Meniscal Injuries

The knee is one of the largest and most complex joints in the body and is, therefore, more susceptible to injury. Meniscal tears are among the most common injuries to the knee joint. These tears can occur at any age and can be associated with twisting injuries to the knee or “wear and tear” in older patients.

The meniscus is a small, "c" shaped piece of cartilage in the knee. Each knee consists of two menisci, the medial meniscus on the inner aspect of the knee and the lateral meniscus on the outer aspect of the knee. The medial and lateral meniscus act as cushions between the thigh bone (femur) and shin bone (tibia). The menisci have a poor blood supply and are thus less likely to heal when torn.

Meniscal tears often occur during sports. These tears are usually caused by twisting motion or over flexing of the knee joint. Athletes who play sports such as football, tennis and basketball are at a higher risk of developing meniscal tears. They often occur along with injuries to the anterior cruciate ligament, a ligament that crosses from the femur (thigh bone) to the tibia (shin bone).

In older patients, meniscal tears can occur without injury. With age, the meniscus may become more brittle and easier to tear. Many patients with arthritis will also have meniscal tears as the meniscus becomes pinched between the arthritic femur and tibia bones.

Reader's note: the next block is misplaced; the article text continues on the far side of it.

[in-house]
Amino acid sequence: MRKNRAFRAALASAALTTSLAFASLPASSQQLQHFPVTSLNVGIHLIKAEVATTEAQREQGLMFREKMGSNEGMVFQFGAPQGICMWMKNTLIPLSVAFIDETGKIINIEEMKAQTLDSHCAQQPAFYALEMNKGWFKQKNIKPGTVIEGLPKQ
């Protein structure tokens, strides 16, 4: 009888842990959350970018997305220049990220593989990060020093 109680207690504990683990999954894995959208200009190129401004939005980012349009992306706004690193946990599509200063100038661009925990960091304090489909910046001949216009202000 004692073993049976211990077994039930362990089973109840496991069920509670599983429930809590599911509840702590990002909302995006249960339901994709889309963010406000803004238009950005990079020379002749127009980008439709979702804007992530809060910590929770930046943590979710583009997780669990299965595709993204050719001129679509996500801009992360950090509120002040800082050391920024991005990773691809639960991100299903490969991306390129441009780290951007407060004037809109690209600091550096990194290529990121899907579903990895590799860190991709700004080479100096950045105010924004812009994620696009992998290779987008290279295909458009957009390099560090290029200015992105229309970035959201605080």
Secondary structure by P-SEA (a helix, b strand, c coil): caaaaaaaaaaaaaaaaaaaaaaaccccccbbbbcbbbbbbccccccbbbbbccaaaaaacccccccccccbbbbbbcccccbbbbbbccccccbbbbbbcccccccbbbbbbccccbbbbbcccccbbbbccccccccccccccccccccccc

The symptoms of a meniscal tear include:

  • Knee pain when walking
  • A “popping “or “clicking” may be felt at the time of injury
  • Tenderness when pressing on the meniscus
  • Swelling of the knee
  • Limited motion of the knee joint
  • Catching, locking, or giving way of the knee

A careful medical history and physical examination can help diagnose meniscal injury. The McMurray test is a common test used for diagnosing meniscal tears. During this test, your doctor will bend the knee then straighten and rotate it in and out. This creates pressure on the torn meniscus. Pain or a click during this test may suggest a meniscal tear. Your doctor may order imaging tests such as knee joint X-ray and knee MRI to help confirm the diagnosis.

Treatment depends on the pattern and location of the tear. If the meniscal tear is not severe, your doctor may begin with non-surgical treatments that include:

  • Rest: Avoid activities that may aggravate the injury.
  • Ice: Ice application can reduce swelling
  • Pain medications: Nonsteroidal anti-inflammatory drugs (NSAIDs) to help reduce swelling and pain
  • Physical Therapy: Physical therapy may be recommended for muscle and joint strengthening.

If the symptoms are persisting and conservative treatment fails, your child may need a knee arthroscopic surgery to repair the torn meniscus.